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Car Maintenance

How to Maintain an Air Cooled Vw (Volkswagen)

Last Updated on October 11, 2019 by SogouAuto

Here’s some recommended maintenance for VW Beetle and Karmann Ghia or other air-cooled Volkswagens. If you’re interested in the old VWs this is definitely good summary of basic things you ought to do should you wish to keep your VW going.
1. Remove large chunks of dirt and dry mud from underside of car body and chassis look for rust. Fix rusted area and coat with top-quality primer or lead-based primer and paint, or coat with fiberglass resin. Mud will likely be trapped using the fender wells within the upper light domes, fender ends, is undoubtedly the Super Beetle, the very best area of the front coil shock springs.
2. Pull tar-paper rug off floor to reveal the sheet metal floor pan. Tidy and coat rusted region of floor pan with top rated primer or lead-base paint. This is very important especially the rear floors and battery area. Replace tar paper rug with rubber mats (spike side of mat down.) Note: 72 VW Beetles and later models had no tar paper rugs.
3. On VW Beetle, remove running boards (both L and R side) and clean/repair body attachment area and running boards. Coat body attachment area and metal a natural part of running boards with fiberglass resin, and workout a thin layer of fiberglass with resin at rust damaged areas. File and sand smooth all resin/fiberglass work.
4. Change fuel hose less than fuel tank, and forward of engine firewall, possibly at fuel pump area. Use new original VW hoses or 3/16 diameter braided fuel hoses for replacement.
5. Check gas tank at lower area for fuel leaks.
6. Change transmission oil, and change engine oil.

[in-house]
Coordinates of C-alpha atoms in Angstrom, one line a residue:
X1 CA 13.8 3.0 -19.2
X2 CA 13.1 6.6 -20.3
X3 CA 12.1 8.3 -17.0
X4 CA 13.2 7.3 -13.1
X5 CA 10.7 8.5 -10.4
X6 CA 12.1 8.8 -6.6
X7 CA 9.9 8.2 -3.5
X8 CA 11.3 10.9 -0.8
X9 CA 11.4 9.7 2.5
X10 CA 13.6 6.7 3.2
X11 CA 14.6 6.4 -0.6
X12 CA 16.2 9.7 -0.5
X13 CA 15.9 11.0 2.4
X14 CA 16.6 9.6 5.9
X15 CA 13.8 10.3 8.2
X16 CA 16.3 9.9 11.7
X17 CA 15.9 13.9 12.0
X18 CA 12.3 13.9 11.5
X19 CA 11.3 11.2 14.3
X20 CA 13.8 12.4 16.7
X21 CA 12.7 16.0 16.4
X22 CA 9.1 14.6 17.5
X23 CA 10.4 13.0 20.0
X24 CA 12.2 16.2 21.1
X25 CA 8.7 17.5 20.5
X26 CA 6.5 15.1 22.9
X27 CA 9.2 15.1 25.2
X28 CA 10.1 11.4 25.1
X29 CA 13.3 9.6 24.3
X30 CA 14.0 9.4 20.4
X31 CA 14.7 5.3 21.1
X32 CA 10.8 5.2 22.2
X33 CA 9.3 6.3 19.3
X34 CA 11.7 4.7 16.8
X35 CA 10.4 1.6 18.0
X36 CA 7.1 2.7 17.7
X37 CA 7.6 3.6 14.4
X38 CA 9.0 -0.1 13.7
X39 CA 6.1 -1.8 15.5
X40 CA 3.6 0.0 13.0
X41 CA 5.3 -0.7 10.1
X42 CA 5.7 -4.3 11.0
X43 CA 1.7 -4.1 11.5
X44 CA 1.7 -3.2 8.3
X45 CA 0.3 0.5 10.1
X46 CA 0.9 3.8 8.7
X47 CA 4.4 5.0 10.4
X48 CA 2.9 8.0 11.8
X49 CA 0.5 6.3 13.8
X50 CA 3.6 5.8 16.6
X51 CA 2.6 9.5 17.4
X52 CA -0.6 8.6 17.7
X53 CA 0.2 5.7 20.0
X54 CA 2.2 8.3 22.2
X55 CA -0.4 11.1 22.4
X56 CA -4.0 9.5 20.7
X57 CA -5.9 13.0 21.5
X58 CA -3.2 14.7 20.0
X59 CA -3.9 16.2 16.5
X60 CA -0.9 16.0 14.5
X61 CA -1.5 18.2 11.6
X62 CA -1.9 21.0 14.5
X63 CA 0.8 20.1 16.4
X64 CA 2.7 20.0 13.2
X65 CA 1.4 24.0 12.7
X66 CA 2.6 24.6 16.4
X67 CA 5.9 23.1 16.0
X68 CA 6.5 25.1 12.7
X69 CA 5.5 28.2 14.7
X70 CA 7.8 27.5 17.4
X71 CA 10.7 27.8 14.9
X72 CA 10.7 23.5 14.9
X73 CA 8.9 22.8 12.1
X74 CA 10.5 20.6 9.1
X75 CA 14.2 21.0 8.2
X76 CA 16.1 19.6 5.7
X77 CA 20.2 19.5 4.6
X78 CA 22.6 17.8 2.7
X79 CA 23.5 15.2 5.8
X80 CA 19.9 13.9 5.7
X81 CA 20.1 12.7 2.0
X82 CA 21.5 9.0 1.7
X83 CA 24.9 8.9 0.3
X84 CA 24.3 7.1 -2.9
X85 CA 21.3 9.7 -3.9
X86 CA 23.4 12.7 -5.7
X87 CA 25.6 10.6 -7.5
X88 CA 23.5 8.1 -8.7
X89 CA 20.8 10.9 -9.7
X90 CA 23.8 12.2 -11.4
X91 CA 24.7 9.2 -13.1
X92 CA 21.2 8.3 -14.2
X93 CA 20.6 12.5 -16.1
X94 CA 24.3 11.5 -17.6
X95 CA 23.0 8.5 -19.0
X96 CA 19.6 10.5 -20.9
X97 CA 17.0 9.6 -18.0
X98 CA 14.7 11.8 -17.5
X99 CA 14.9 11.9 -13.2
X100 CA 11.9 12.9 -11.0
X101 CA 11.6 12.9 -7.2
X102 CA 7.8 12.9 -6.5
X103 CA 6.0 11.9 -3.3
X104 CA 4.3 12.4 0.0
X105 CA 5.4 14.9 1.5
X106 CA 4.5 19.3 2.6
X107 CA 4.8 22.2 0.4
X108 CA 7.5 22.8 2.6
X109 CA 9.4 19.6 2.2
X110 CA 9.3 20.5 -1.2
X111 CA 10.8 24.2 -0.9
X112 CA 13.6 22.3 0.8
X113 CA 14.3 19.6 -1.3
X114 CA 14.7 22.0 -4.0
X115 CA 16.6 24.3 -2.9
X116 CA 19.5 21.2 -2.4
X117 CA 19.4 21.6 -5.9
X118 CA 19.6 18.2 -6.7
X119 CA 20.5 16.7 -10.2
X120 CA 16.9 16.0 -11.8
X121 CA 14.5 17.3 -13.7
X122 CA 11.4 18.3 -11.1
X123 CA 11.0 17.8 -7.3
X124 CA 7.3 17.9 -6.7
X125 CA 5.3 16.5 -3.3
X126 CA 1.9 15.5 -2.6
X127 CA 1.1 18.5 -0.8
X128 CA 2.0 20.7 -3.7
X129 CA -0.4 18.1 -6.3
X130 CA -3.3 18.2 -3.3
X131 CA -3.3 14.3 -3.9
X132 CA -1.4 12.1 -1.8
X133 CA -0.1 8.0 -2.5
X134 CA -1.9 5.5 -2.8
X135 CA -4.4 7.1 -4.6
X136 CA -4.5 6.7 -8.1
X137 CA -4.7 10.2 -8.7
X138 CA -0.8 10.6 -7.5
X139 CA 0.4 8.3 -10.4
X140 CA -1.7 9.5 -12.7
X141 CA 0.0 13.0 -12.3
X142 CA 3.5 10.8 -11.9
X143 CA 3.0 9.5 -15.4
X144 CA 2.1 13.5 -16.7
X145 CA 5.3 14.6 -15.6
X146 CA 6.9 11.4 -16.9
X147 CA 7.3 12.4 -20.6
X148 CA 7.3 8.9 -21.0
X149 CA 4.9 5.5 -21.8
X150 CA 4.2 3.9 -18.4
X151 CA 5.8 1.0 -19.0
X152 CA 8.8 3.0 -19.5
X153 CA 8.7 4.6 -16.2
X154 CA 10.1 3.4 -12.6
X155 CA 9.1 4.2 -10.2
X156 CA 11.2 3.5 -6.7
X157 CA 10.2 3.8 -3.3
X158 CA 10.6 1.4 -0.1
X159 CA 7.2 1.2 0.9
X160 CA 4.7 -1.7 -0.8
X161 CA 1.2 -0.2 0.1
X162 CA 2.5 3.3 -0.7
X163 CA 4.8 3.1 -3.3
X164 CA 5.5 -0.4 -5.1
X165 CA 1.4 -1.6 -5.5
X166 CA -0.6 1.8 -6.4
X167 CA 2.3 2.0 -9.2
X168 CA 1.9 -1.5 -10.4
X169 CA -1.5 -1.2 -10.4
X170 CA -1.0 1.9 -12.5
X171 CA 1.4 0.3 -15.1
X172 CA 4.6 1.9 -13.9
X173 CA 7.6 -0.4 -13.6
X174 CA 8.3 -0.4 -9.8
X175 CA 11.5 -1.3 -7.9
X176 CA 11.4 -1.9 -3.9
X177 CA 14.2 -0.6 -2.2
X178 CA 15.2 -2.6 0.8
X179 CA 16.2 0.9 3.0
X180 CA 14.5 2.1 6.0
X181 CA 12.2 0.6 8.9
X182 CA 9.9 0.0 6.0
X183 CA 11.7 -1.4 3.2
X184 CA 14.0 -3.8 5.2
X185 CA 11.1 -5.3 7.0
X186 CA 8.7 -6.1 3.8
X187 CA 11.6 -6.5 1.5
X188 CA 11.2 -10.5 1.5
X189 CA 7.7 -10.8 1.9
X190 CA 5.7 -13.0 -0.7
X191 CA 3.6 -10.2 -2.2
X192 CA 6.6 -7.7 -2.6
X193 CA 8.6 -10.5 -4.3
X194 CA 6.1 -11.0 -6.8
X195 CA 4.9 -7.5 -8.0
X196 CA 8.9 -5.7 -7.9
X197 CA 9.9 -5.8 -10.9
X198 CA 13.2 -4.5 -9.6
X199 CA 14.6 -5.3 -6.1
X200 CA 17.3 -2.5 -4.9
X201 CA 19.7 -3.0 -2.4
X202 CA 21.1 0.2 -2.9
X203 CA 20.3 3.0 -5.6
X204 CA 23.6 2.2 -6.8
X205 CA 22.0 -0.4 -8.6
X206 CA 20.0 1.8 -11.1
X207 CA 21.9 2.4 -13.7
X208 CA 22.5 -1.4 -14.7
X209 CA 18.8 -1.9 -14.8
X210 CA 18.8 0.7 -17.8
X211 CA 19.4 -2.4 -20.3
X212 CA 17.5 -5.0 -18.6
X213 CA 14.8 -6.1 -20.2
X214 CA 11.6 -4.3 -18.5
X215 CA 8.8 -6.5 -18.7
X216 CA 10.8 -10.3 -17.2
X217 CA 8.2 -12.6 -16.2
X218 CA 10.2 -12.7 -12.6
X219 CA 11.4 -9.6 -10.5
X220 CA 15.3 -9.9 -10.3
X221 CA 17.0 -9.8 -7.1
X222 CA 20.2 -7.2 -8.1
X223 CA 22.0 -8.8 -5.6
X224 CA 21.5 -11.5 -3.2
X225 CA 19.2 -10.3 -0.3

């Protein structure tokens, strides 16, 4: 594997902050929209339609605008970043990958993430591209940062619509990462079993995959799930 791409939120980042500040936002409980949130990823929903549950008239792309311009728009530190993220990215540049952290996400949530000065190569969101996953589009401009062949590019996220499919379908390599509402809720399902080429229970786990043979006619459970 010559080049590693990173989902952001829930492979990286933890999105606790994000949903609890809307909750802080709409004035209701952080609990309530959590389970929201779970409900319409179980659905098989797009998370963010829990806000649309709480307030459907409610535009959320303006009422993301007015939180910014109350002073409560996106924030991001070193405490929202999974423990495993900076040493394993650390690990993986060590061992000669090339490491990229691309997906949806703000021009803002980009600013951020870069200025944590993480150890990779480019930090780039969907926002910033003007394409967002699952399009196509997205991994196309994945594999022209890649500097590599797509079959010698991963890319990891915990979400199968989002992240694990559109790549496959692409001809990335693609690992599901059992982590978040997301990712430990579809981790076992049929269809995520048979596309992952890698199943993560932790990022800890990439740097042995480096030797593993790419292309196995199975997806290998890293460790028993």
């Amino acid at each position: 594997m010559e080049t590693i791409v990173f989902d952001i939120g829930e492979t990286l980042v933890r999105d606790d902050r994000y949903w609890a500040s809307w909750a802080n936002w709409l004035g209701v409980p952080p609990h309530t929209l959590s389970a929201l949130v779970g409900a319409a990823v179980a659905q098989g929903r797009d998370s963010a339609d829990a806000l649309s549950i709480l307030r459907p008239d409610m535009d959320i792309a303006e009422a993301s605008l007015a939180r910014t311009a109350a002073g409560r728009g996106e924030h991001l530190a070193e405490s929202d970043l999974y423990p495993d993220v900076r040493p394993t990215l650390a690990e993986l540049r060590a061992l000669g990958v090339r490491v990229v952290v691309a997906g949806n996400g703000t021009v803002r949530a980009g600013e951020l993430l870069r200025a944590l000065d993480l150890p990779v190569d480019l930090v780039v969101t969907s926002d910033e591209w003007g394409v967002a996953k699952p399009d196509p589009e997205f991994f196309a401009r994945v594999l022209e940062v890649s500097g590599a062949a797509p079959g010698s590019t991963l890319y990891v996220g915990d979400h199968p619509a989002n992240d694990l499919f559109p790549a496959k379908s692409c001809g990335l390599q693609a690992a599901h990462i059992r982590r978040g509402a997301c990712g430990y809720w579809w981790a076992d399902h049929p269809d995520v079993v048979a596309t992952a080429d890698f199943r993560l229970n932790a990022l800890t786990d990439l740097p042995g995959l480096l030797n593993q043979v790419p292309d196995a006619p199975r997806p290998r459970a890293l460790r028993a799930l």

7. Adjust engine valves, points, and timing.
8. Grease front wheel bearings, and grease front chassis.
9. Remove front wheel bearings, and grease front chassis.
10. Remove dirt from four c v joints (constant velocity joints) at rear wheels (on ’68 automatic and ’69 and later VWs.) Disassemble and pack all c v joints with molybdenum disulphide lithium grease. Rotate the c v joints by installing the previous wheel c v joint to your inside transmission flanges, and installing the prior transmission c v joints out wheel flanges.
11. Check brake line at pedal area for rust and fluid leaks. Coat brake line of this type with Rustoleum or lead-base primer and paint.
12. Jack front of car to free front wheel rotation. Apply the brakes and have an assistant outside make an effort to rotate leading left and right wheels. If a (or both) front wheel still rotates when the brakes are applied, examine faulty brake hose, brake cylinder or caliper, master cylinder, rubber grommet on Master cylinder where brake fluid enters for cracking or leakage, or brake shoes and linings. Apply (with force) and release brake and then check again without cost rotation of front wheels. If someone (or both) front wheels never rotate freely, check for faulty brake hose, brake cylinder of caliper. NOTE: brake hose deteriorates from inside and may look perfectly good on the outside.
13. Repeat above brake procedure to rear wheels.
14. Checking the brakes in this way is the most important activity before driving the auto. It assures the engine just isn’t overstressed (lugged down,) and does not overheat resulting from faulty brakes. The engine lasts longer and also car is certain to get better gas mileage.
15. A motorist can not always detect in case the car brakes are dragging. Therefore, the brake procedure also needs to be performed when: the fuel economy drops; the actual vehicle does not roll freely (coast) on the move, especially after releasing brakes; a wheel drum overheats, or smelling of burning brake shoes.

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